Until 1970, oil was not traded on the open market. Rich thought it should be. The oil embargo in 1967, the first time that key oil-producing Arab nations threatened to stop selling petroleum to countries supporting Israel, created opportunity. The Arab nations might declare that they would boycott anybody connected to Israel, but if they sold their oil to an independent trader, who then sold it to Israel's friends or even Israel itself, well, that wasn't their fault, was it? In other words, an independent trader could serve all -- for a price of course.
The market then was dominated by the "Seven Sisters" oil companies, which bought 95 percent of the volume of the producing countries, then sold the fuel onwards. Rich wanted to buy directly from the producers.
In 1971 those producing countries were hurting from the weakness of the dollar, following president Richard Nixon's decision to have the United States abandon the gold standard. Their response was to nationalize their oil industries. Then they bogged down. "They didn't have the marketing knowhow, the established distribution channels, contacts to the refineries," Ammann writes. Rich realized they'd need traders, and mediators, like him.
He knew how to trade, but to handle logistics, he roped in Philipp Brothers colleague Pincus Green, a genius said to have a photographic memory. "At any given moment, Green always knew who was offering the best shipping rates or where a shipment was currently located during transport," Ammann wrote. Together they would revolutionize the global commodities trade, changing the way oil is traded forever.
After 20 years, in 1974, Rich walked out of Philipp Brothers over a pay dispute, taking Green and others with him. They formed Marc Rich + Co, a partnership based on raw talent, aggressive tactics, long-term relations based on trust, and a readiness to assume risks that other companies wouldn't dream of undertaking.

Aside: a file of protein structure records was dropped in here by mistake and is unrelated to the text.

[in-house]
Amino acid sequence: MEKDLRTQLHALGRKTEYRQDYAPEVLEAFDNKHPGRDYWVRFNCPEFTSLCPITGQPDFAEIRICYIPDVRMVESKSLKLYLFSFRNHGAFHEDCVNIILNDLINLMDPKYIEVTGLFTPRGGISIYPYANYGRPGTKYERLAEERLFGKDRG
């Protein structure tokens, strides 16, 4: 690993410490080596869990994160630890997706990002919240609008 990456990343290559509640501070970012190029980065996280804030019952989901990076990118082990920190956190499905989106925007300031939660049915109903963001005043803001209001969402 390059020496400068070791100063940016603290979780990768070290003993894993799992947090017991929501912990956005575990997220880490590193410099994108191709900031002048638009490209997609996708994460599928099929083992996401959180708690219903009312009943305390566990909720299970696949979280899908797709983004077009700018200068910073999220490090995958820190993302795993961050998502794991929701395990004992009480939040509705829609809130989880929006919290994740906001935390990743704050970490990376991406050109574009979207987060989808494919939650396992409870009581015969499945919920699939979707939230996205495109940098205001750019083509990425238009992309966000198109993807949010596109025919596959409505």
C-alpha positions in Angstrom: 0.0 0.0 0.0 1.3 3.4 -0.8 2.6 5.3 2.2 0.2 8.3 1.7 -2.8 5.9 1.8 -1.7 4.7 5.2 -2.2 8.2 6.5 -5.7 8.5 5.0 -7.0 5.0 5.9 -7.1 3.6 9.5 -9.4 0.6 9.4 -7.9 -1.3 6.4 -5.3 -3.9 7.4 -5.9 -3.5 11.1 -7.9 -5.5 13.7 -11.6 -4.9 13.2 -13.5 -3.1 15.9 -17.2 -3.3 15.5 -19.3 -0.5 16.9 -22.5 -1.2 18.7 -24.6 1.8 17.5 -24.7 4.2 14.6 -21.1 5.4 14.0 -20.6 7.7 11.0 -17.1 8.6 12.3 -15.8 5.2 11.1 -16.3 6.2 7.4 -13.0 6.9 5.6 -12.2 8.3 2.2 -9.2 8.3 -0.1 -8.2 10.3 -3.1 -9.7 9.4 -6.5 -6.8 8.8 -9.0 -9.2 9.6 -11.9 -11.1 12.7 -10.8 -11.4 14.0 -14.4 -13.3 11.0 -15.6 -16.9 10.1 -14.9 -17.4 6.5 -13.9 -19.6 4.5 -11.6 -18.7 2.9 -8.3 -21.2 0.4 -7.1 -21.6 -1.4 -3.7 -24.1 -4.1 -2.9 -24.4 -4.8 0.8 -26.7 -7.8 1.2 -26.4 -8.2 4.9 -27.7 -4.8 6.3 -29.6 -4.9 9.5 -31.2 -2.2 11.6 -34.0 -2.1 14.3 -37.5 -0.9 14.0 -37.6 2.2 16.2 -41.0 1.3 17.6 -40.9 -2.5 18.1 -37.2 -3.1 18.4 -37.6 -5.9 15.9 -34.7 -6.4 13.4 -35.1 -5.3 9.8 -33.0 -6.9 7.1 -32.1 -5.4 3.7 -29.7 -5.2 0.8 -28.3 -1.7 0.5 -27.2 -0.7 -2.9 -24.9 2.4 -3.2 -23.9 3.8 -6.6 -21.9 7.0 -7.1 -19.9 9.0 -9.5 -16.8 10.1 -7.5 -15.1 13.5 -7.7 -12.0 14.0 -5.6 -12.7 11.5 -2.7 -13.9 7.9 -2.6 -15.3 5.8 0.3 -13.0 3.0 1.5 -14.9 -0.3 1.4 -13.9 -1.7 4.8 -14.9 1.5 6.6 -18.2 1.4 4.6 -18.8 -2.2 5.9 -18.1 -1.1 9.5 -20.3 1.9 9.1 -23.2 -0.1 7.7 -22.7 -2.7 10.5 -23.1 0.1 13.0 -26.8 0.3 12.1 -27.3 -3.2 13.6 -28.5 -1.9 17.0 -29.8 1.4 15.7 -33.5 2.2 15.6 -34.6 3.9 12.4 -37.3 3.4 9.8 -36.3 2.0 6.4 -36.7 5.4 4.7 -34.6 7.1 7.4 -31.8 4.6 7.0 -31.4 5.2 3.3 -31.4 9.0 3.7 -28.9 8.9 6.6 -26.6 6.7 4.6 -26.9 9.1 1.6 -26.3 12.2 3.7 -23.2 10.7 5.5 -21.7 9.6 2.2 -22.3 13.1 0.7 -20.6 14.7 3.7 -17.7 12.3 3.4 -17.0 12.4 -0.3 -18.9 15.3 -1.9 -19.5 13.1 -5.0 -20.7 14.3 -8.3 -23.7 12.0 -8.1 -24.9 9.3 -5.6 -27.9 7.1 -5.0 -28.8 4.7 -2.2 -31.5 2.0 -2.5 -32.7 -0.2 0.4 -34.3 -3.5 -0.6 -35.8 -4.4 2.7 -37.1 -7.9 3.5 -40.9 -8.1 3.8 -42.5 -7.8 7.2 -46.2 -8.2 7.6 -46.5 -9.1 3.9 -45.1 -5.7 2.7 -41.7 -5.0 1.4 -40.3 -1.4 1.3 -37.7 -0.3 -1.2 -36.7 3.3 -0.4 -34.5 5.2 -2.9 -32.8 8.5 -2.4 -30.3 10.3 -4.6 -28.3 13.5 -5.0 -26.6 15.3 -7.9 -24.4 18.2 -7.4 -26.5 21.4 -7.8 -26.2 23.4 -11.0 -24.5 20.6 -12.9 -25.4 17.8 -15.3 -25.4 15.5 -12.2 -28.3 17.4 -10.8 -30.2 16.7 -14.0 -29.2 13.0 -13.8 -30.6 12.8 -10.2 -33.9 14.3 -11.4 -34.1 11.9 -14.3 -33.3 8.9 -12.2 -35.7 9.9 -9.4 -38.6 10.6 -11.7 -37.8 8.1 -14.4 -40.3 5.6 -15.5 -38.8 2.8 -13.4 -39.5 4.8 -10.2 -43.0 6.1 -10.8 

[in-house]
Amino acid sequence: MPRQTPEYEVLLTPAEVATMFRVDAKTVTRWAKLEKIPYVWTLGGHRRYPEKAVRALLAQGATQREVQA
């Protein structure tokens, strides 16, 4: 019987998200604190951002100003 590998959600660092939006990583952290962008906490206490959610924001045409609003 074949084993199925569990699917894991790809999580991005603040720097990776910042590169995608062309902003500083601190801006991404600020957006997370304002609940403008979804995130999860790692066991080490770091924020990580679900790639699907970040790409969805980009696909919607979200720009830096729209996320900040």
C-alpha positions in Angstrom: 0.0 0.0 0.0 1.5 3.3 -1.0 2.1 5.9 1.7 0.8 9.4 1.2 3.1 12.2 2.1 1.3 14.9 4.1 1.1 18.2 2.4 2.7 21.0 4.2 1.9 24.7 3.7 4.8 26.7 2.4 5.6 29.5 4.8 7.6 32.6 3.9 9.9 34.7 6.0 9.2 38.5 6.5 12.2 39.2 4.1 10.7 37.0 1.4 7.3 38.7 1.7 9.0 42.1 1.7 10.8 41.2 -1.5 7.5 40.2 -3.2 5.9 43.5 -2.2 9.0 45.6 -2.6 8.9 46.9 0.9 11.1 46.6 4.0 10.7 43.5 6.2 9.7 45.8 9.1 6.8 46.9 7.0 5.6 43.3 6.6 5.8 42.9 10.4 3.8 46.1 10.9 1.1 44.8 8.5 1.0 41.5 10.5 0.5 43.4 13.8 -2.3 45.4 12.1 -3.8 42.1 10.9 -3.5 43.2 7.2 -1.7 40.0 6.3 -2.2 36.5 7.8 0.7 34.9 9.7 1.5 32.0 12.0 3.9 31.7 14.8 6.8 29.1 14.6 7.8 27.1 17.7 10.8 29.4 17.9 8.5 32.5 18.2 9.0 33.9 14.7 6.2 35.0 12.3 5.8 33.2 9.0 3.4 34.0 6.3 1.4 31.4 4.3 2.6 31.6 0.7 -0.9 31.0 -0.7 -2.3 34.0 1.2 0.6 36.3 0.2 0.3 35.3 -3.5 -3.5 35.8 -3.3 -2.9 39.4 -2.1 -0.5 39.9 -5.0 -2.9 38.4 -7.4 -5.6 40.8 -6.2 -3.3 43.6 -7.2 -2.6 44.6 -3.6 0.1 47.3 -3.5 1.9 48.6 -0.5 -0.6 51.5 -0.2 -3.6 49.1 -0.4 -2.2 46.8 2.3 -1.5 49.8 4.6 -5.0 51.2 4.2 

If Marc Rich + Co flourished, it was in part because it traded with pariahs such as Fidel Castro's Cuba and apartheid South Africa. Ever the business visionary, Rich had a knack for arranging transactions between "improbable" partners. For example, through him, Israel purchased oil from the ayatollahs of Iran.
The ayatollahs abided by contracts that had been signed by the Shah before his overthrow, in 1978. How did Rich get them to agree to that? "His laconic answer helps to explain why traders such as Rich exist in the first place and why they are in such great demand. 'We performed a service for them,' Rich explains. 'We bought the oil, we handled the transport, and we sold it. They couldn't do it themselves, so we were able to do it.'" Oh.
Big in Tehran
The fact that Rich did business with Iran even after extremists seized the American embassy in Tehran in 1979 was one of the reasons Rudolph Giuliani, then U.S. attorney for the southern district of New York, and others bayed for his blood. In 1983 Rich fled the United States. He was never to return.
Rich insists he obeyed the letter of the law. He carried out the transactions through his Swiss company, not any American entity. "[The hostage crisis] was a political development which did not affect the business," Rich told Ammann. "It was very unpleasant and tragic for the hostages and humiliating for the Americans, but it didn't affect the business." Asked if he feels any remorse about dealing with dictators and ugly regimes, he says, "No, no."